Sunday History Channel: 1,000 Case Records from Victorian Asylum Released


The Wellcome Library has digitized and publicly released for free viewing the complete records of over 1,000 people who were incarcerated at the Ticehurst psychiatric asylum between 1793 and 1925. These include journal writings from the patients, and physician notes about patients’ mental states, attitudes towards staff, sleeping habits, drug treatments, food intake, bowel movements, day leave trips and more.

On the library’s blog, Dr. Richard Aspen quotes from the British barrister Herman Charles Merivale’s notes about his first night in the asylum.

“I was therefore ‘removed,’ half-dying, in a state of semi-consciousness, I can scarcely remember how, to the castellated mansion… The wrong should have been impossible, of course; but it is possible, and it is law. My liberty, and my very existence as an individual being, had been signed away behind my back. In my weakened perceptions I at first thought that the mansion was an hotel. Left alone in a big room on the first evening, I was puzzled by the entrance of a wild-looking man, who described figures in the air with his hand, to an accompaniment of gibber, ate a pudding with his fingers at the other end of a long table, and retired. My nerve was shaken to its weakest, remember; and I was alone with him! It was not an hotel. It was a lunatic asylum.”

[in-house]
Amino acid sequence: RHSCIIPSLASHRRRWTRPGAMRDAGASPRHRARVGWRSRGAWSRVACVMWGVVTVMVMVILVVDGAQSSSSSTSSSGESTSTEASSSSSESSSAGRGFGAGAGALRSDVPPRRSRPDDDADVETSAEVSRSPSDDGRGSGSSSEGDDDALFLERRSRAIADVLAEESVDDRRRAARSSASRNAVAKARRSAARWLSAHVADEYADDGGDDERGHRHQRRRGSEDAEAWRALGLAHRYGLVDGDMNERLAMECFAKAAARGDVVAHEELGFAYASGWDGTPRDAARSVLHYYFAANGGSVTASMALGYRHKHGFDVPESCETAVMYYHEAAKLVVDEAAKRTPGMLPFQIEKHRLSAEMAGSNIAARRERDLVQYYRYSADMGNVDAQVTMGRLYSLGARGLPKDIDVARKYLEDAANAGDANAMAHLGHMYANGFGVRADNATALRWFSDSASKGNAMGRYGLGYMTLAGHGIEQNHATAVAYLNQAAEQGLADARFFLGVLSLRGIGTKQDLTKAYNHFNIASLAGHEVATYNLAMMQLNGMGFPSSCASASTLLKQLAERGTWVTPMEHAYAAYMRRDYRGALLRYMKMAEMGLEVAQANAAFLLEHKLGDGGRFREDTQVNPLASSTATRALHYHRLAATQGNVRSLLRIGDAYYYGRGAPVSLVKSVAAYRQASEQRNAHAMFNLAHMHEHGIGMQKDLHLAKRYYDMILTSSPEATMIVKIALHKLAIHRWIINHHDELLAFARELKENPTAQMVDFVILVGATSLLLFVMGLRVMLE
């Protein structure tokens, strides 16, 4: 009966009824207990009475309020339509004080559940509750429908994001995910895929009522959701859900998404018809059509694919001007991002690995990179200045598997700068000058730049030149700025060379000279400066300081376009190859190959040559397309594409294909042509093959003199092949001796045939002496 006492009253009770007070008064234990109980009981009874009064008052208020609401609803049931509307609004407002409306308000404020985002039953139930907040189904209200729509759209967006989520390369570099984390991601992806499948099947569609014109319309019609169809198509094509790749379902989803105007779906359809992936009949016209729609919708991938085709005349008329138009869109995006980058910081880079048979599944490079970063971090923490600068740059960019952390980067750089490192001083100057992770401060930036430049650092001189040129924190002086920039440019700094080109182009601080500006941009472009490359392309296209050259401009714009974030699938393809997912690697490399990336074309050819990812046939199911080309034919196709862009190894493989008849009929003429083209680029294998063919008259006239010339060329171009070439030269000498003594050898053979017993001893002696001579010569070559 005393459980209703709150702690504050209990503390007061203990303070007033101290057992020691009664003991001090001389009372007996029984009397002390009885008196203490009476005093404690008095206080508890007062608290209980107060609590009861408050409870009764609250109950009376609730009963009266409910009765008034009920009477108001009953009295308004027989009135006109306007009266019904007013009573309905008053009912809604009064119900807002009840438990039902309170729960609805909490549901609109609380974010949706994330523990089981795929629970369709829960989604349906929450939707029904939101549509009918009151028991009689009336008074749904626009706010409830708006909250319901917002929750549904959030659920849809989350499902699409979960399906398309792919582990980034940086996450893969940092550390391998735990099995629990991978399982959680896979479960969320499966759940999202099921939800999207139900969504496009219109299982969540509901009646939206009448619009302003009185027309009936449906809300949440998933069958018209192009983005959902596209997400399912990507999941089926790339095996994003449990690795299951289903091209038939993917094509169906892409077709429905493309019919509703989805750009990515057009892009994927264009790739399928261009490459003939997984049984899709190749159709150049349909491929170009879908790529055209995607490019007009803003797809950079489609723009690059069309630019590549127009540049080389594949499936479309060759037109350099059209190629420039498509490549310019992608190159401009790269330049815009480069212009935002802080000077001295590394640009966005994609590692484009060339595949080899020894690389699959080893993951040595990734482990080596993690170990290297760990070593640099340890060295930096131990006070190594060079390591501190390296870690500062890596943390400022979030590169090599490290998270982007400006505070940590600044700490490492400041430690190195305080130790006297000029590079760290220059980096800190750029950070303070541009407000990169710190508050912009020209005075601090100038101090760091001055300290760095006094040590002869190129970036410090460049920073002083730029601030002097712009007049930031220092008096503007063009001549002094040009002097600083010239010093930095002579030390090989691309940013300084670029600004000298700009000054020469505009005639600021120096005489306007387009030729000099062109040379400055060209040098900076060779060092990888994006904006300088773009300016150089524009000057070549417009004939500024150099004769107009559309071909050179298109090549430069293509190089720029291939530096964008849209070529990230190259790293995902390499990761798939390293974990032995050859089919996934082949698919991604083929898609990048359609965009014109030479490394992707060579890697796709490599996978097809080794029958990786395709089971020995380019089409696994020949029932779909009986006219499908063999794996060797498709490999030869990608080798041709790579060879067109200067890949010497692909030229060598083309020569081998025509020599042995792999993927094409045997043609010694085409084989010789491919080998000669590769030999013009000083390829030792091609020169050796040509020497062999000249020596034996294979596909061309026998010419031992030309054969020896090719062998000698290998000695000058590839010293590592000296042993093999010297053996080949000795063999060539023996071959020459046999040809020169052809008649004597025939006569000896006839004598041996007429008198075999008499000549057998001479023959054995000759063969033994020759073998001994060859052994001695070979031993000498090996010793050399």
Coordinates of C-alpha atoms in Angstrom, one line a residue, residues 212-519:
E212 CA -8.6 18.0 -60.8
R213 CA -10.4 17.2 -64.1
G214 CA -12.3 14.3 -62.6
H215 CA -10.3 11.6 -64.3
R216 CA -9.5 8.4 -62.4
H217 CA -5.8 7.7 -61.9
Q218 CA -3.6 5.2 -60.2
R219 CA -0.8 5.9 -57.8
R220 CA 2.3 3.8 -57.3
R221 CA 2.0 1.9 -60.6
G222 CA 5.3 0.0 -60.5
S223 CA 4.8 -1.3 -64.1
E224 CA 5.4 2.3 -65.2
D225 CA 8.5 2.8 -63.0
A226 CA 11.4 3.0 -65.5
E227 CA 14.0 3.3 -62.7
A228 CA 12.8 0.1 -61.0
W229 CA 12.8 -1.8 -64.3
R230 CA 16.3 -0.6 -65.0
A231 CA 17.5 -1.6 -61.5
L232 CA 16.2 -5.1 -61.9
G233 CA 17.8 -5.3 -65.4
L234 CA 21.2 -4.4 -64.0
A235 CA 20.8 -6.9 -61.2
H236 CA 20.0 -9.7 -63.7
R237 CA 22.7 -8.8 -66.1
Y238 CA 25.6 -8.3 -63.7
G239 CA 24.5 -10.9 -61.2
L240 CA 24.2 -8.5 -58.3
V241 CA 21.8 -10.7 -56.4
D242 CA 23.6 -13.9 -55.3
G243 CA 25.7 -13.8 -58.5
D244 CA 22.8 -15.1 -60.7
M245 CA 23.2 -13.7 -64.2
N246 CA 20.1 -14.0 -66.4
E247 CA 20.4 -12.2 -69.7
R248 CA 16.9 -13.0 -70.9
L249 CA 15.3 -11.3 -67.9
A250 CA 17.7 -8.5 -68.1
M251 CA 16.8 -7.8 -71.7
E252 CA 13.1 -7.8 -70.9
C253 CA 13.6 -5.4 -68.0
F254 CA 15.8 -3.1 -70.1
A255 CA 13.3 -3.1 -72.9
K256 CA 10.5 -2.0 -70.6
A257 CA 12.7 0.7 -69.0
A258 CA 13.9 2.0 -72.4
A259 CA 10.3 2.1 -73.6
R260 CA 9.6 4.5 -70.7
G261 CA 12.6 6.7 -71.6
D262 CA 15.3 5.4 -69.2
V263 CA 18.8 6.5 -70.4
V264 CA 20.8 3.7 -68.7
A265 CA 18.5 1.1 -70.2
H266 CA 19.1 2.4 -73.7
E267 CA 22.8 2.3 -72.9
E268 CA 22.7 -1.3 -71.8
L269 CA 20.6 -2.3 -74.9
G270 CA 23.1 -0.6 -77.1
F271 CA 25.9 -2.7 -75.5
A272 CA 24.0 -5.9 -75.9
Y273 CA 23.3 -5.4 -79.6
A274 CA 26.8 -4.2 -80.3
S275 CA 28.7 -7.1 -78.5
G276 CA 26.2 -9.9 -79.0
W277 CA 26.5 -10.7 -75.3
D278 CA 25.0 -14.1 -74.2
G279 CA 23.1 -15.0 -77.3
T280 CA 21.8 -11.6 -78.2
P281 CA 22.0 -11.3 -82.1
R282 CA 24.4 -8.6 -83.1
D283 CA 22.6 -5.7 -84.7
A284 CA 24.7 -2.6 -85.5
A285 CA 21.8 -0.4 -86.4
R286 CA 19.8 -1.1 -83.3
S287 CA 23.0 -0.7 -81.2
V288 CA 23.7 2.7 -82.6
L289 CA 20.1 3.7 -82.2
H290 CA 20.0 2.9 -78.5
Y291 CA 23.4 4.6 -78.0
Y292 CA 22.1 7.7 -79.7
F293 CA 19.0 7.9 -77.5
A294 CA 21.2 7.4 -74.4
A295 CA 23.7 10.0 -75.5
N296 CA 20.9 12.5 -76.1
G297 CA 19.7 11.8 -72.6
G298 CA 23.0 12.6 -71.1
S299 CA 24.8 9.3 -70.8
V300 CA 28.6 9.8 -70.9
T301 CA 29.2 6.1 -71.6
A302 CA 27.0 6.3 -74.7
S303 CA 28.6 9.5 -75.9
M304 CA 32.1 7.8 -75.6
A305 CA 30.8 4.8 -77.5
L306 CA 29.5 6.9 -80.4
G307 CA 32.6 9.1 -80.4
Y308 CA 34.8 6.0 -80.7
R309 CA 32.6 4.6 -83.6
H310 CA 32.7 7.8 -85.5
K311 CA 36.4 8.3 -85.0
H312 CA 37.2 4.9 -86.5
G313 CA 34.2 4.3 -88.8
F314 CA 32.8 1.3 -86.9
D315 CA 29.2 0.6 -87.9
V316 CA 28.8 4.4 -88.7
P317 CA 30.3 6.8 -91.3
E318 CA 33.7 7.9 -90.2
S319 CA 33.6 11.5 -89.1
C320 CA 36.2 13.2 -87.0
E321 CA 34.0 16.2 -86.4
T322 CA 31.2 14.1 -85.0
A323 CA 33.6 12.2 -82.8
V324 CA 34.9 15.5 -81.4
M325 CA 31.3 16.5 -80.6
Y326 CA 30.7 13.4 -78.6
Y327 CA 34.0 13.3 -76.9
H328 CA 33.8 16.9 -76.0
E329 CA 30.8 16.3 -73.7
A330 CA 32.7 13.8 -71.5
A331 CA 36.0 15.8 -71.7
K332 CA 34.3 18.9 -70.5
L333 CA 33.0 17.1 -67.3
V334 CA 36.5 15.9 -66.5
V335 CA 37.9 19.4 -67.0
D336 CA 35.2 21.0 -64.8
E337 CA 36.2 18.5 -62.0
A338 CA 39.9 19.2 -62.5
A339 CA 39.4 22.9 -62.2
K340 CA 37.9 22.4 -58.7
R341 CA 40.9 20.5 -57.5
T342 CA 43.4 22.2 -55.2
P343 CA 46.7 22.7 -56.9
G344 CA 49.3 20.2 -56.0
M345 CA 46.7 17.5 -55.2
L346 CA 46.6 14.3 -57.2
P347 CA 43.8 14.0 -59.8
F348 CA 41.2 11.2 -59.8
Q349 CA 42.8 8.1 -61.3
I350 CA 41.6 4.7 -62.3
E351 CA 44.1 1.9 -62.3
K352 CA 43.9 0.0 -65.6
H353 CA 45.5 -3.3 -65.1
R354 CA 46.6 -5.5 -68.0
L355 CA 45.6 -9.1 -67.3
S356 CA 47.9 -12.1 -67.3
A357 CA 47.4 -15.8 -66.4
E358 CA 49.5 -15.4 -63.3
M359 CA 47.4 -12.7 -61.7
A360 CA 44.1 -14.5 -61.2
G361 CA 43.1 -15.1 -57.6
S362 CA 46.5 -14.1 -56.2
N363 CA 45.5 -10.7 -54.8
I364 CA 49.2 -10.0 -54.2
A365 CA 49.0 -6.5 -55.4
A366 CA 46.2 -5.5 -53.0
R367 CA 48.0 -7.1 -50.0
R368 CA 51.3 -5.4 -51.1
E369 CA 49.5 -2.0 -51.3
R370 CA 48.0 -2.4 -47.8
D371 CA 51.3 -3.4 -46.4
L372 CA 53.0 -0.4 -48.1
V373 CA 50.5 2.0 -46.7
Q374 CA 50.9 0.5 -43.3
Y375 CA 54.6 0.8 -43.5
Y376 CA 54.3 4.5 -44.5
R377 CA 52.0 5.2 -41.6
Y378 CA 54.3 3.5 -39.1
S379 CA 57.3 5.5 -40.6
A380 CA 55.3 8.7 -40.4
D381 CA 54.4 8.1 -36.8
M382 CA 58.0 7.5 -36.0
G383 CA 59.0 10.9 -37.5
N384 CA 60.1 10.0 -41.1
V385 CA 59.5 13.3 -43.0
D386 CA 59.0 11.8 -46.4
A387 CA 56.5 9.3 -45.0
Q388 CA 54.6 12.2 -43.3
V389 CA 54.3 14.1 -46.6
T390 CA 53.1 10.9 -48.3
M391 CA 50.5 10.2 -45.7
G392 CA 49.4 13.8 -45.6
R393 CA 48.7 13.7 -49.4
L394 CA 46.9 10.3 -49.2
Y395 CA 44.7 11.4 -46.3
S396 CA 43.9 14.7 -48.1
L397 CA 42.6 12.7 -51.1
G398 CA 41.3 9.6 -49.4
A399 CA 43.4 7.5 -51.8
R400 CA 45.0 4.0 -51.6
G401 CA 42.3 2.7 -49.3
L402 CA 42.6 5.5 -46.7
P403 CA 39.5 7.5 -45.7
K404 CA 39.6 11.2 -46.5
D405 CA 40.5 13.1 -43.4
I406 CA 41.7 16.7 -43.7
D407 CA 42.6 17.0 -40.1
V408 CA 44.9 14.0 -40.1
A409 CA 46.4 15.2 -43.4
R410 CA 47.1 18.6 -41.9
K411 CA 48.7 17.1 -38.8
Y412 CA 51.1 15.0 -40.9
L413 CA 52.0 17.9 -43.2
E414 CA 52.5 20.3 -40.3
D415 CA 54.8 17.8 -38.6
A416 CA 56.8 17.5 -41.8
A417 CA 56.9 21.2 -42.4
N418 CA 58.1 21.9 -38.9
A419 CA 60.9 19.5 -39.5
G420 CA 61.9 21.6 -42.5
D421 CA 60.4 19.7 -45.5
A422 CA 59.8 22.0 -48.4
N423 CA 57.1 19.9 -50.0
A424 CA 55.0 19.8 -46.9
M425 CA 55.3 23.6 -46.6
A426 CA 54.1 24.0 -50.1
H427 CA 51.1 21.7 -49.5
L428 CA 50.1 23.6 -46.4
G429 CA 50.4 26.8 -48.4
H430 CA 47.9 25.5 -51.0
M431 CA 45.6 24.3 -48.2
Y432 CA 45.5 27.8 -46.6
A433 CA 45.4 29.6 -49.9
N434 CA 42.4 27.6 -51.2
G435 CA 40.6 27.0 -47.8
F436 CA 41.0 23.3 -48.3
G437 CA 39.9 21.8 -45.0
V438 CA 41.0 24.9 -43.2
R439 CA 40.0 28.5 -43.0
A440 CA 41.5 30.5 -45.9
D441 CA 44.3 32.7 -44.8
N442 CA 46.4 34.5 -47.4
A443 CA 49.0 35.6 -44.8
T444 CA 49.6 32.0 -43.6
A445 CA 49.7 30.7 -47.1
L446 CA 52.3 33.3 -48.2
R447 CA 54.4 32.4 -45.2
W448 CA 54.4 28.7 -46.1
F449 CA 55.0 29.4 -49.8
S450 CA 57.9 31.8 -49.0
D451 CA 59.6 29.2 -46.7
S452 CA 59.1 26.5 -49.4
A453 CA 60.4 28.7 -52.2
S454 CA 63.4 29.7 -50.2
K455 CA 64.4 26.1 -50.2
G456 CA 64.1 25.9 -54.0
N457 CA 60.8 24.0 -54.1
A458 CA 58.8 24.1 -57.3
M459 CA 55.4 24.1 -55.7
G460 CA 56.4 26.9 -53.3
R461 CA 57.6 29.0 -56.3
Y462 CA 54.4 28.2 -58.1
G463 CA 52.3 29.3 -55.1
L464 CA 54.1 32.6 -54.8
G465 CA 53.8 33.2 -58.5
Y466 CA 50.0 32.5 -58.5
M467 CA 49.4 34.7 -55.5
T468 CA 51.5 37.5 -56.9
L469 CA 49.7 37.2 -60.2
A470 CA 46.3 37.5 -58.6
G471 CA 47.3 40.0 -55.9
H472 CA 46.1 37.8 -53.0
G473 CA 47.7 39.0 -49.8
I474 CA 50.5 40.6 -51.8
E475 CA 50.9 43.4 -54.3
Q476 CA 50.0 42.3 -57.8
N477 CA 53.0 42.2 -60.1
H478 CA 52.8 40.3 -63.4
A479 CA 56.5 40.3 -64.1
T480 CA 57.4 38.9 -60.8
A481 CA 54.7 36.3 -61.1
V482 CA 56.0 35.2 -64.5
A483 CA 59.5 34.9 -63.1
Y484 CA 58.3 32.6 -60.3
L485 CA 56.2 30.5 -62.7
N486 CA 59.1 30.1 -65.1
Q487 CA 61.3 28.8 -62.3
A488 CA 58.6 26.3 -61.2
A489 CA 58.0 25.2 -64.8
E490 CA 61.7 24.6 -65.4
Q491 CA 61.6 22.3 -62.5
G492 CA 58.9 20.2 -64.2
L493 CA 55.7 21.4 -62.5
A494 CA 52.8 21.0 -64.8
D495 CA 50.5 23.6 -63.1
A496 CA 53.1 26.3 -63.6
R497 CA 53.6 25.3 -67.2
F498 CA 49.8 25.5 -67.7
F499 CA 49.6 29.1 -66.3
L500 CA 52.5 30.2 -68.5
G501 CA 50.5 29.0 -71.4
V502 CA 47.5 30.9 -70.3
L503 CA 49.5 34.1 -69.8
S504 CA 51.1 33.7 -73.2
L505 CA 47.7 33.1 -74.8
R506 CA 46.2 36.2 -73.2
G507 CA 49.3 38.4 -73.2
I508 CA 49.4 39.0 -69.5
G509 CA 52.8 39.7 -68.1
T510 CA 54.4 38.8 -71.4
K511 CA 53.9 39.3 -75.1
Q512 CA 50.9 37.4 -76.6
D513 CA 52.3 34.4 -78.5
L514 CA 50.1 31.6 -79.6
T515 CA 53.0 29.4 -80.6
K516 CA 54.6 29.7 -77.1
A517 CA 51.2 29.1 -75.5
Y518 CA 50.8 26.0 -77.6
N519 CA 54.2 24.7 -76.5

A Victorian lunatic asylum begins to reveal its secrets (Wellcome Library Blog, October 8, 2014)


  1. I followed the link to the article ,and from there the link to Herman Merivale’s book ‘My experiences in a lunatic asylum by a sane patient’ published in 1879. I recommend others do the same.

    Having now read some sizeable chunks of his book, what strikes me is how little appears to have changed in 140 years. With updated language, many of this gentleman’s comments would not look out of place on MIA.

    This for example in reference to medication – ‘They did not give me very much of it, I suppose, or I should not be alive’

    That’s a worry.

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